Writer and editor Tiziano Thomas Dossena was recognized by the New York State Assembly earlier this month, making for a special, and rather peculiar experience.
Tiziano Thomas Dossena is not one to bring attention to himself.
Despite a largely successful career as what can perhaps only be described as a Renaissance man – fiction writer, journalist, poet, sculpture, art critic – Dossena admits to sometimes avoiding some of the social events and formalities that go along with his profession. So when New York State Assemblyman Joseph Saladino invited him to Albany to honor him in front of the rest of the Assembly, he had his reservations.
“First of all, I did not know what to expect,” said Dossena, a Crestwood resident. “I’m not too much of a social person. Like most people that like to write…I like to write. I like to create. I’ve always stayed on the side. So when I got there I was a little shaken up. I told myself, ‘Maybe I shouldn’t have come.'”
Born in Milan, Italy in 1952, Dossena began writing at a young age, and at sixteen came to America to pursue his studies. When he returned to Italy in 1978, Dossena was showered in awards and prizes for his contributions to the arts, everything from sculpture, to journalistic essays, to works of poetry and fiction.
Since then, Dossena has earned five different degrees from colleges and institutes in New York, and his work has appeared in magazines and anthologies throughout Italy, France, Greece, Switzerland, Canada and the United States. Dossena’s first book, a collection of short stories titled Caro Fantozzi, was released in 2009. The following year, he co-authored his second work, Doña Flor, An Opera by van Westerhout, a chronicle of Italian composer Niccolò van Westerhout’s life.
These were not the reasons why Assemblyman Saladino invited Dossena to Capitol Hill, however, or at least they were not the only reasons. For as much as Dossena has contributed in way of essays, articles, and short stories, he has also done his fair share in and for the community.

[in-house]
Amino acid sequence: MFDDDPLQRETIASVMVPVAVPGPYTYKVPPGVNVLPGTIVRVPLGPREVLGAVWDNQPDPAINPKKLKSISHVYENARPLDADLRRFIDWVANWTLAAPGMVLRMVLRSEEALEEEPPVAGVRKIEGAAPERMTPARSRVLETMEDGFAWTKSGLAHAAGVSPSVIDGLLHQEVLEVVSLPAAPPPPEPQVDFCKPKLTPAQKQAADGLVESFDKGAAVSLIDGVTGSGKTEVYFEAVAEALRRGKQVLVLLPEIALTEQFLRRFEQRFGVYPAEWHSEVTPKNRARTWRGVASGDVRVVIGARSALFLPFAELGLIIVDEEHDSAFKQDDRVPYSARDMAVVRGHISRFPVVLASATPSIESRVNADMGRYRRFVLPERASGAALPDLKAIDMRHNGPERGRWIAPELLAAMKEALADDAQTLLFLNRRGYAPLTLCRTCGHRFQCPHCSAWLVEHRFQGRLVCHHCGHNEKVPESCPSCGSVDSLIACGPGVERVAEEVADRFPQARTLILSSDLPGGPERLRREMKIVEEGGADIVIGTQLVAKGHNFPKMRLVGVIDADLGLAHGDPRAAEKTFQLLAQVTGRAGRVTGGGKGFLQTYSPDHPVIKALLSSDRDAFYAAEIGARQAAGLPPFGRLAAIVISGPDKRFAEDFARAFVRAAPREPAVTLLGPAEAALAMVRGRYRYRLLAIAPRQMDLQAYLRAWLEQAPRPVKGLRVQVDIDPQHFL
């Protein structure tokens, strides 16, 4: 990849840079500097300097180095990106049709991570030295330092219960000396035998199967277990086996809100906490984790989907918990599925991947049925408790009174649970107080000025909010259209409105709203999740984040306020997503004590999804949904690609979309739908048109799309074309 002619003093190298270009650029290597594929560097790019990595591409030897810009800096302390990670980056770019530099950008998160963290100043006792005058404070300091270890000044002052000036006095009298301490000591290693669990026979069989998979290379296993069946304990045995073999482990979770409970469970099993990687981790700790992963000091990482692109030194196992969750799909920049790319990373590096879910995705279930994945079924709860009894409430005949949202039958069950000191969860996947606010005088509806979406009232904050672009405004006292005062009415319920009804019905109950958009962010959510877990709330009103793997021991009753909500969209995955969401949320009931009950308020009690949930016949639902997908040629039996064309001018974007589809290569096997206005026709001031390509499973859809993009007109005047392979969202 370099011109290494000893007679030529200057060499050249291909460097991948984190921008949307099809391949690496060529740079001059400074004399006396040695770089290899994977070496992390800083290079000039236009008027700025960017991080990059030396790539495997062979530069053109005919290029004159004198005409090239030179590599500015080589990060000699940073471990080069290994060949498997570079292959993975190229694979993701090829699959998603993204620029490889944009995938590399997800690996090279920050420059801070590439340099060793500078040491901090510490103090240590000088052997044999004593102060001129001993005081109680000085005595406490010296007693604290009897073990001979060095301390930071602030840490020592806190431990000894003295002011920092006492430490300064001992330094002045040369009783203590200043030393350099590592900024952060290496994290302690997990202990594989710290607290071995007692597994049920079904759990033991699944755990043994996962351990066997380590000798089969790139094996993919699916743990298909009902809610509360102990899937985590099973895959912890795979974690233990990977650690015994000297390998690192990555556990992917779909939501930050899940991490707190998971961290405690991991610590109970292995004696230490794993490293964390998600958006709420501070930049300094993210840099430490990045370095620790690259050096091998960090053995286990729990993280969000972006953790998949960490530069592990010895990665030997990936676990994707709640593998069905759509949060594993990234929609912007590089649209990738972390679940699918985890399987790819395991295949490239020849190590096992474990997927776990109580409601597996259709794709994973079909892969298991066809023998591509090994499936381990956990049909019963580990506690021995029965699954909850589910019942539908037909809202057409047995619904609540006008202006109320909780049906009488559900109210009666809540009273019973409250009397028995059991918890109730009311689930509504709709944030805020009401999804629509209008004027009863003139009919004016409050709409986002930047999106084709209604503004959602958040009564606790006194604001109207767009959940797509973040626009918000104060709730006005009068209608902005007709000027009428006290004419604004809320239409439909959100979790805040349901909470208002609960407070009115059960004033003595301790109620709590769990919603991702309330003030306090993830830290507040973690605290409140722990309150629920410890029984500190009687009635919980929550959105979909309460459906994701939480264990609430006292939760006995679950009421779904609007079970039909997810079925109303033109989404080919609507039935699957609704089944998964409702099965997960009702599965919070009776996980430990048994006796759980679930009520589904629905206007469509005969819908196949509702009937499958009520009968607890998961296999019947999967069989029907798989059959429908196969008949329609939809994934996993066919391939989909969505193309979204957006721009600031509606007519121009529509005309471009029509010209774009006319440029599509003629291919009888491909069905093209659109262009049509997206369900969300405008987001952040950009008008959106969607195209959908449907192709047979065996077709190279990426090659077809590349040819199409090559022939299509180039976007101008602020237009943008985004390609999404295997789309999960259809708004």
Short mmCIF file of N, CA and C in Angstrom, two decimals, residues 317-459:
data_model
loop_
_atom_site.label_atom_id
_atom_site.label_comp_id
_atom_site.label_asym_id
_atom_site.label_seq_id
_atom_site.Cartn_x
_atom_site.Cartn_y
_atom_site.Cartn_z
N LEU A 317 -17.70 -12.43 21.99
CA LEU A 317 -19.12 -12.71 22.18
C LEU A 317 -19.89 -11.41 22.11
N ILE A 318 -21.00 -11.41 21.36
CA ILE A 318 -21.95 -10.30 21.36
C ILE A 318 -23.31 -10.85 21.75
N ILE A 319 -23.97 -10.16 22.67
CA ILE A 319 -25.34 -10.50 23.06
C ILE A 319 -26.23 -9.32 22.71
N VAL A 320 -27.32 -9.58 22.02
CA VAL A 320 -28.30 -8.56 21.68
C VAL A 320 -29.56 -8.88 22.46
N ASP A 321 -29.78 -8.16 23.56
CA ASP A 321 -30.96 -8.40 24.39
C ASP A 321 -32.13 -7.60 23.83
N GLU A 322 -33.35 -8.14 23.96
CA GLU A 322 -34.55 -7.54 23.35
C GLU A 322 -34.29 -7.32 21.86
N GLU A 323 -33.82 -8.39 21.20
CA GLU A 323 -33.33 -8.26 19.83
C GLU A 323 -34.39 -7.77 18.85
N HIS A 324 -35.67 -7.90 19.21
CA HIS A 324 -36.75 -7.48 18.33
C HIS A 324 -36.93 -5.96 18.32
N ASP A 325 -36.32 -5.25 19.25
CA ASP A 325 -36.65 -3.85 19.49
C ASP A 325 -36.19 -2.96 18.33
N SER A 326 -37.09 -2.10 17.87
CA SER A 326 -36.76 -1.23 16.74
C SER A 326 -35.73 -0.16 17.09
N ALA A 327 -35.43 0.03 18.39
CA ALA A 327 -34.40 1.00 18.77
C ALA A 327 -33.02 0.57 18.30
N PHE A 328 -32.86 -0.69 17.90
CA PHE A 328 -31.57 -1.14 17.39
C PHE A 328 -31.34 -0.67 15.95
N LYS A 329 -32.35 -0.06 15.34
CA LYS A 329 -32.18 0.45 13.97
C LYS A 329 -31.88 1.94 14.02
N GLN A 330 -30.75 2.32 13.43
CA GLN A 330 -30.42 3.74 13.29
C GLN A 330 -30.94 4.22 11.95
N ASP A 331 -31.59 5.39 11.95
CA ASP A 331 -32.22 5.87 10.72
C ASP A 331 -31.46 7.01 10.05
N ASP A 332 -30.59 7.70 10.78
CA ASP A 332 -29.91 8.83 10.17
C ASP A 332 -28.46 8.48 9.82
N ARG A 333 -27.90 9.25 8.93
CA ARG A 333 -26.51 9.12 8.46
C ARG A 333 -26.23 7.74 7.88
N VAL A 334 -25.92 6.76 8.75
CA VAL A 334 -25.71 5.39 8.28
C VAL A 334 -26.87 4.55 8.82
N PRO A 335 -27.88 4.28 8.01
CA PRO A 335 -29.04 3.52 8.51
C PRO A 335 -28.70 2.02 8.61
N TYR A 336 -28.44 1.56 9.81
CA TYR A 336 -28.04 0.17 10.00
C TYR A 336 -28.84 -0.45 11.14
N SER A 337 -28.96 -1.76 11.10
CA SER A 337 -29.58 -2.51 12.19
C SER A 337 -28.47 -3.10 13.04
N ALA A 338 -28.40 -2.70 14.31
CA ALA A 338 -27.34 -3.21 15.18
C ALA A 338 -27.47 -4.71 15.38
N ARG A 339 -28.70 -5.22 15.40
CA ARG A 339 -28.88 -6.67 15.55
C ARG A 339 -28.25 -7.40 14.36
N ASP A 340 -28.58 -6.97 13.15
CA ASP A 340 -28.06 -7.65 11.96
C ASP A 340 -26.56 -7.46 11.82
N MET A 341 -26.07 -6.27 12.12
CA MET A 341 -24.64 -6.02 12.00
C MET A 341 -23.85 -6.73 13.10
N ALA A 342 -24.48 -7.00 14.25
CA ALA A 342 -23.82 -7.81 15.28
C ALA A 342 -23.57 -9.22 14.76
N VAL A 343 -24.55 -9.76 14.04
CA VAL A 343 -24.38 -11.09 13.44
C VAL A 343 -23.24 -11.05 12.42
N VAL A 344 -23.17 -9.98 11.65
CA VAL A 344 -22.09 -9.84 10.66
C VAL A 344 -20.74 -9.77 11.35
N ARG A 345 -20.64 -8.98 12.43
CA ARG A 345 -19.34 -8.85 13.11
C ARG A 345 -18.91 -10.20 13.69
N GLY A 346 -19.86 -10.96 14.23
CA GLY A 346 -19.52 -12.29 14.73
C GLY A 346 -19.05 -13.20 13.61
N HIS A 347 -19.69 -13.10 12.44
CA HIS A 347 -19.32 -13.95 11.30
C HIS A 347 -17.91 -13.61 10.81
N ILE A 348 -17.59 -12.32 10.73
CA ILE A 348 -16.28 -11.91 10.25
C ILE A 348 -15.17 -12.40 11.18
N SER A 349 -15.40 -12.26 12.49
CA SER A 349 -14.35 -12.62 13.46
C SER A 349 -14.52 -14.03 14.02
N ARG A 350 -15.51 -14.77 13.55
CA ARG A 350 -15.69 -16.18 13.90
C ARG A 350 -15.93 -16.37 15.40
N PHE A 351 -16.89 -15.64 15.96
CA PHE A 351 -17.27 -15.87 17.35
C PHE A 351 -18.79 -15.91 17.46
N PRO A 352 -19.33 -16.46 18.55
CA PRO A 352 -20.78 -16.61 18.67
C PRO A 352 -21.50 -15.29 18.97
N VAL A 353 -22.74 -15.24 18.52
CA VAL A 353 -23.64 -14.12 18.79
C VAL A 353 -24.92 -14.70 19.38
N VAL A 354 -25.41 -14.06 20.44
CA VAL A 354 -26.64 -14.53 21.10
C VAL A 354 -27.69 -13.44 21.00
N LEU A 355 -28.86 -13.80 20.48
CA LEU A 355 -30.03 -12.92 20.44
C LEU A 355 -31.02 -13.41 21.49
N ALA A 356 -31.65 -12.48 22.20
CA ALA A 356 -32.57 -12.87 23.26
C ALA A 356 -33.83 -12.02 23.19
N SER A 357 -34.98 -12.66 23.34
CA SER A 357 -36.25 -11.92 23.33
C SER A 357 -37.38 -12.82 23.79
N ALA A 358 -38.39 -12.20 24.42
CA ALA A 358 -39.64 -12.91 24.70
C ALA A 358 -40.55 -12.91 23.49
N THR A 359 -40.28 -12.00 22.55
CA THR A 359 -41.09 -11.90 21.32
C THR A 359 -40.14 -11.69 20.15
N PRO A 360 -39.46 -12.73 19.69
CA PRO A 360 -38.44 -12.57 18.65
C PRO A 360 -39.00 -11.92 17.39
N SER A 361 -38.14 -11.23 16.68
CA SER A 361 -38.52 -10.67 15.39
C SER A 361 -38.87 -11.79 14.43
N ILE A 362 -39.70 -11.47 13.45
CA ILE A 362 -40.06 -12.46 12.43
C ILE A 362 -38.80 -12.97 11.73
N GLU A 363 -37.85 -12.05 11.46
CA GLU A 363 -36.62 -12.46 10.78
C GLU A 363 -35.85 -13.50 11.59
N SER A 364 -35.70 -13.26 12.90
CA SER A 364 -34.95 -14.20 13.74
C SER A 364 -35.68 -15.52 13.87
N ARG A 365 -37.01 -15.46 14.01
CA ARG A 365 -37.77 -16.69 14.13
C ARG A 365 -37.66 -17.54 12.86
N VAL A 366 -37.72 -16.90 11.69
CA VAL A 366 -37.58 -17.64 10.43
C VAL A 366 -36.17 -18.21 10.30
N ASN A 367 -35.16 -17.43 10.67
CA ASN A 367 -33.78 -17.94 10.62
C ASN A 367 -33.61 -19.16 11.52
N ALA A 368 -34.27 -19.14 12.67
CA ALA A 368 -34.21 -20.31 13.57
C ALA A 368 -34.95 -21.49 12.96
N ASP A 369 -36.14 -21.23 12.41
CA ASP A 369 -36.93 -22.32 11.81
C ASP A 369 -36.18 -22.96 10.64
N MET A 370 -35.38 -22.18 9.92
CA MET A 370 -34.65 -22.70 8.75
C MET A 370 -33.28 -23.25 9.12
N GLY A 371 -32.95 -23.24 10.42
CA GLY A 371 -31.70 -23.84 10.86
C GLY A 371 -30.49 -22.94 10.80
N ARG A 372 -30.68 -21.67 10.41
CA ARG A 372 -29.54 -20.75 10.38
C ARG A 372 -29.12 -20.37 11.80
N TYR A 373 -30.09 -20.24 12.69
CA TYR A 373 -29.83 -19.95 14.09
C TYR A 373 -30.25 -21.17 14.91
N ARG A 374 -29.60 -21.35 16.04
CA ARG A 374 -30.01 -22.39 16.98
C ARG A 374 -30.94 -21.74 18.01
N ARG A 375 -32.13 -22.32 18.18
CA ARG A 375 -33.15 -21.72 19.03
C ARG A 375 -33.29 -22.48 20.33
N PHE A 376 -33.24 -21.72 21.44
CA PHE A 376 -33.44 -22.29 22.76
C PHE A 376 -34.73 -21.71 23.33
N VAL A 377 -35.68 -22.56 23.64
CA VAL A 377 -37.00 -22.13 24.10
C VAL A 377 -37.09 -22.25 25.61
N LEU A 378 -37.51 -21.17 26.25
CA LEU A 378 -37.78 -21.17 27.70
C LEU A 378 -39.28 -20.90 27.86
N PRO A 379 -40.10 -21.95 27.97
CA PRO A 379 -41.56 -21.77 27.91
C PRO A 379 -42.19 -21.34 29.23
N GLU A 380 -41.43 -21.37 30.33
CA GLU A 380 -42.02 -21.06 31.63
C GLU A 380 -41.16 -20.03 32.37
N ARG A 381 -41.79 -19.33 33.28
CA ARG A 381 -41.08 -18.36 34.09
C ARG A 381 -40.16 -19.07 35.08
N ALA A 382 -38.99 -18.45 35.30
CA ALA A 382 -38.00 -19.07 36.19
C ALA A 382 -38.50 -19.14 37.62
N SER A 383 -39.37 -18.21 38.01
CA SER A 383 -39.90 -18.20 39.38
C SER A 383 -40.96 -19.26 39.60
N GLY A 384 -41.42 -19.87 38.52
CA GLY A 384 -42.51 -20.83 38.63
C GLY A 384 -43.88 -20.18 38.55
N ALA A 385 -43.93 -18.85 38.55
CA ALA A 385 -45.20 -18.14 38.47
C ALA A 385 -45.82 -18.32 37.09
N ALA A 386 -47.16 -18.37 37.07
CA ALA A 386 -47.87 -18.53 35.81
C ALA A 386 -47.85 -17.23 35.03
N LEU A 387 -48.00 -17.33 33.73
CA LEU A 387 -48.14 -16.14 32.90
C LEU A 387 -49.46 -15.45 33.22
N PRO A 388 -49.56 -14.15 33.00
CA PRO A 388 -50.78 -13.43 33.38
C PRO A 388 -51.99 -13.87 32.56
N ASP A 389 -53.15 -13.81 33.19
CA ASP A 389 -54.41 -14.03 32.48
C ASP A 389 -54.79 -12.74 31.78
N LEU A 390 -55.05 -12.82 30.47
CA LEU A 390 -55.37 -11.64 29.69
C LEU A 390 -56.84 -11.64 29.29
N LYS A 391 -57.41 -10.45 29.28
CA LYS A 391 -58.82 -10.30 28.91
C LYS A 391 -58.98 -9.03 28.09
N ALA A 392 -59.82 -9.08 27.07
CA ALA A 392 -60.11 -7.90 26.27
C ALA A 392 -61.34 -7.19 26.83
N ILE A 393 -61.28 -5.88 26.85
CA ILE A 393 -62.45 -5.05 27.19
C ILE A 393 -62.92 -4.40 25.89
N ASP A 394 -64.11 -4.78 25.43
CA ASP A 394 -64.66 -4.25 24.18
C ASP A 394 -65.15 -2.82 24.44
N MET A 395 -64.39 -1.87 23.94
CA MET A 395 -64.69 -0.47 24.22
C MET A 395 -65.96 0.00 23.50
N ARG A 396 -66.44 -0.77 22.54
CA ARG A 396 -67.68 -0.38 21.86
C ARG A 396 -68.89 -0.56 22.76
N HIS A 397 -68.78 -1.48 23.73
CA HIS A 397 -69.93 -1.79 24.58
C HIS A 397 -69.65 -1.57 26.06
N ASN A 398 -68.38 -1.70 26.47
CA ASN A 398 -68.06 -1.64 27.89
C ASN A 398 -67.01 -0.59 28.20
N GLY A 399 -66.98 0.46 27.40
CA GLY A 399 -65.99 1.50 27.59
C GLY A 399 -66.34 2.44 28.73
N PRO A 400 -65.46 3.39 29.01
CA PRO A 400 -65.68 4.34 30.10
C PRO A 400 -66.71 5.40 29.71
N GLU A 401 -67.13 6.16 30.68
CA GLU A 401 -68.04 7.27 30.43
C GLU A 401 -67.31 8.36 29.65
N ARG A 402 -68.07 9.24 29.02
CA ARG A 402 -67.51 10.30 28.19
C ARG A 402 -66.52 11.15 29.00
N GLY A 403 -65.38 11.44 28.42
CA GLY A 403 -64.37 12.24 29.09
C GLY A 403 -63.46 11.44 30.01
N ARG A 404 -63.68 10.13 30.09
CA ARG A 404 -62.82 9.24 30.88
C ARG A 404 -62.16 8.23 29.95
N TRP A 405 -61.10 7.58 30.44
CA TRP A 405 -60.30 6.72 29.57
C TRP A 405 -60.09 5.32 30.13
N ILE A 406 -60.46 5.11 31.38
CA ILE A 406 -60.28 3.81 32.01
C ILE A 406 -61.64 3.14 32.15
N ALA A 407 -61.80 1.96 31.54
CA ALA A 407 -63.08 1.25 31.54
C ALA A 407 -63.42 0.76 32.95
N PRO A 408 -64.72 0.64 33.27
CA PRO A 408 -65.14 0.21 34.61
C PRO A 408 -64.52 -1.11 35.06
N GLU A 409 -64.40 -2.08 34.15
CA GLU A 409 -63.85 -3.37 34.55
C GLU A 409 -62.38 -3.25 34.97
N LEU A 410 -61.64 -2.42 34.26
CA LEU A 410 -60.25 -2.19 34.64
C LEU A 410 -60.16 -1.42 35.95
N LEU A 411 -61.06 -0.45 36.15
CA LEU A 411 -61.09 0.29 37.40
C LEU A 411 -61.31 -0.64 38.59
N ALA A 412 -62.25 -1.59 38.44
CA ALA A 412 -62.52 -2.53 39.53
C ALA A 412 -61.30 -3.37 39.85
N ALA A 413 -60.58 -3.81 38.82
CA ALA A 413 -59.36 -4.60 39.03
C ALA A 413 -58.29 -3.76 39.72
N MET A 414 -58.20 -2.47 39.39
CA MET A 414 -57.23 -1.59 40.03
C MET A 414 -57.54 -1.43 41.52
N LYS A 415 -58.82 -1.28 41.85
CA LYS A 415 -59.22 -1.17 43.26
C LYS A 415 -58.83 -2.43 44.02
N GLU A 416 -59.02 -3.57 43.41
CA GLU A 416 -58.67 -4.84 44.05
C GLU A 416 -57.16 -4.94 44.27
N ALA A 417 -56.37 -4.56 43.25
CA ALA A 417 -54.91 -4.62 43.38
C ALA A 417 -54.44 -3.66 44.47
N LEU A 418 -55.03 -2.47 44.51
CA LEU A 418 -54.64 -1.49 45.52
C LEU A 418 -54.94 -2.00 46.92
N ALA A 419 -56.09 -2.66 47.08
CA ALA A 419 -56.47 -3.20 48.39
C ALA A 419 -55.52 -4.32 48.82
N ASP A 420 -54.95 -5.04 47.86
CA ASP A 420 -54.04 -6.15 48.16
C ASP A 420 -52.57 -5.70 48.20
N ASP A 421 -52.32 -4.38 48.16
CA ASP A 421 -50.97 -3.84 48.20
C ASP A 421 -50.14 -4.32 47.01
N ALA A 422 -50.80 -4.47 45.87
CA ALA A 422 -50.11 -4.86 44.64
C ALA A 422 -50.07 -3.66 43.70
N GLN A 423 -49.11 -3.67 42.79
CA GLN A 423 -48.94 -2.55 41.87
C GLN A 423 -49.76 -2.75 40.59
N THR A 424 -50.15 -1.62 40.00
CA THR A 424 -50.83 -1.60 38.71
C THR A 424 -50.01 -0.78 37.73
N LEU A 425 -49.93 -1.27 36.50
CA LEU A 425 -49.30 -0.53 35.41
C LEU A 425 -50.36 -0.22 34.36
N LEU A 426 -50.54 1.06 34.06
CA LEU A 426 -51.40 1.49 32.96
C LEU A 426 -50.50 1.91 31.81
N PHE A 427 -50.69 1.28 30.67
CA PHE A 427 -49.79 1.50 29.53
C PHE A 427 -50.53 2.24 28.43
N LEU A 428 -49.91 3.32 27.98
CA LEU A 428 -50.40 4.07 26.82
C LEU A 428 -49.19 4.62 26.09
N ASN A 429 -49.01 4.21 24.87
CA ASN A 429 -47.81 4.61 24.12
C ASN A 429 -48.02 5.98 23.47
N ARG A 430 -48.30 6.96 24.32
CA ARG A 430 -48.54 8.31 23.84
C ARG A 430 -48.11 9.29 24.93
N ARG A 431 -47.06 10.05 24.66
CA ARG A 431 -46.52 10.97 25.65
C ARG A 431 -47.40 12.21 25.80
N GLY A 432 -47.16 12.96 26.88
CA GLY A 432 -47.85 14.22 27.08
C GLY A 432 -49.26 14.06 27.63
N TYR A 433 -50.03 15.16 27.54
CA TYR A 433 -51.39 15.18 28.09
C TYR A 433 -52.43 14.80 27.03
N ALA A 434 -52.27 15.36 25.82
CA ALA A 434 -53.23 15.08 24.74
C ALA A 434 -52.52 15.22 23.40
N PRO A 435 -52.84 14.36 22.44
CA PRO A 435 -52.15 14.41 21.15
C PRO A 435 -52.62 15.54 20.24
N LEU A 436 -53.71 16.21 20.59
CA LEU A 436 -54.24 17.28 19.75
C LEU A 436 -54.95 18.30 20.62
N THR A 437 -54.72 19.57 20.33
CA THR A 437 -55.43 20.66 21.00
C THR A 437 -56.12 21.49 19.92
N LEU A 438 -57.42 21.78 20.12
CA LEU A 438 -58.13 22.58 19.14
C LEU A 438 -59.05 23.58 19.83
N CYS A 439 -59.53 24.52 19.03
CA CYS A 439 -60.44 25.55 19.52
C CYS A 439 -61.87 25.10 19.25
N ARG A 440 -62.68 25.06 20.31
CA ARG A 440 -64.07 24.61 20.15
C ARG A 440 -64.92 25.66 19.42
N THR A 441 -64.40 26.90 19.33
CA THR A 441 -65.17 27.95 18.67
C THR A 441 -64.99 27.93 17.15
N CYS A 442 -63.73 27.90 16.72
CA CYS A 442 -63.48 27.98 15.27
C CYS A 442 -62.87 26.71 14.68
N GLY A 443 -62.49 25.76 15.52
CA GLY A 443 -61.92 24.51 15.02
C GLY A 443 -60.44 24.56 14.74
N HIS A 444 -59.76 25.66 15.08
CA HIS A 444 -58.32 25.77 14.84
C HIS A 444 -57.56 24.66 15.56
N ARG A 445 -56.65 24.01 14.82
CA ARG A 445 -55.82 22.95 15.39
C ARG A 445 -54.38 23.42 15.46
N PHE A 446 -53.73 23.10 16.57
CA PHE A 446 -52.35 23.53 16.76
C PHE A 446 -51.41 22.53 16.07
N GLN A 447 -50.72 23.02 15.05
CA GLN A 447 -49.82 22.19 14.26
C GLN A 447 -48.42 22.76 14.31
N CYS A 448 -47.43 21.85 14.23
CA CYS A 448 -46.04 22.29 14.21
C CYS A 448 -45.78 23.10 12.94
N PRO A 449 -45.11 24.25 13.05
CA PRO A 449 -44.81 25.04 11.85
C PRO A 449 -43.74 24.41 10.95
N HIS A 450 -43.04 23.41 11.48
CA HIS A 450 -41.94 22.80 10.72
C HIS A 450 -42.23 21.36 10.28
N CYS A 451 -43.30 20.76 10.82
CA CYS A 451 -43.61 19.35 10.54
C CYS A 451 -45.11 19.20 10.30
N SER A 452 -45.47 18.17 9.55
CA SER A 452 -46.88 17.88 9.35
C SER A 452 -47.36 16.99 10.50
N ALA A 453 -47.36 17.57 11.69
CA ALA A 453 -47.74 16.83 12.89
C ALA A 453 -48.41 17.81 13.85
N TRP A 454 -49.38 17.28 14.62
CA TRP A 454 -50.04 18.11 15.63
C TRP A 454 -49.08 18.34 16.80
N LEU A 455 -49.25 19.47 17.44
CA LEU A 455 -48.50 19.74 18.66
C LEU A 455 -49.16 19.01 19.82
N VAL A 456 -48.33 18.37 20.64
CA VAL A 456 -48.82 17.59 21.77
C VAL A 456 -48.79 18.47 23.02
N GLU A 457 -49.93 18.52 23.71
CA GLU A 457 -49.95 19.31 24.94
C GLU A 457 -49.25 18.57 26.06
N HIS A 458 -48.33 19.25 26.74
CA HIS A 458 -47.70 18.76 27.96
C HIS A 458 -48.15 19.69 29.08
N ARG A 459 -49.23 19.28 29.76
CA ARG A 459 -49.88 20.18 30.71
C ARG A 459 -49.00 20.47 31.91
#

From 1998 to 2004, for instance, Dossena served as a council member of the Committee of Italians Abroad in New York, as well as its secretary from 1998 to 2001. Dossena is also a member of a number of other academic and cultural organizations, including the New York Academy of Sciences, Accademi Tiberina, and the Haute Académie Français. For the last nine years, Dossena has been one of the leading members of the Eastchester chapter of the Sons of Italy – the largest and oldest Italian-American organization in the United States – which funds scholarships for local youths and holds numerous events in the community.
Today, Dossena is a staff writer for the bilingual online magazine USA Bridge Puglia, as well as the Editorial Director of the non-profit Italian quarterly L’Idea, published in New York since 1974. Both of these jobs, Dossena does for free.
It goes without saying, that as Assemblyman Saladino read off these very same accolades in front of the rest of the Assembly earlier this month, any hopes Dossena had of slipping by unnoticed during his visit to Capitol Hill all but vanquished. In fact, it wasn’t long before assemblymen from all different districts were lining up to shake Dossena’s hand and congratulate him, to the point where order had to be restored by the Sergeant-in-Arms on duty.
“Actually we disrupted the assembly a little bit,” Dossena recalls. “I was shocked. We started to get a little loud without realizing it, so he had to tell us to quiet down and for everybody to sit back down and get back to work. It was very, very friendly. I was surprised. I didn’t expect it.”
Assembly Speaker Peter Rivera then officially acknowledged Dossena’s presence and achievements, inviting him to come back to the Assembly soon. Dossena’s daughter Samantha, who accompanied her father to Albany and will attend the Cummings School of Veterinary Medicine at Tufts University this fall, was also recognized.
The strangest was still to come, however, as shortly after the Assembly ended their session, Dossena was faced with some rather unexpected requests from a number of assemblymen and New York State senators.
“They wanted to take pictures with me, which I really thought was funny,” Dossena said. “This was one of the first times I was being recognized personally, and it was a great sense of gratification. That was the most unusual part, because I was honored to take pictures with them, but they were asking to take pictures with me. I was like a child going to a graduation. It was a funny thing.”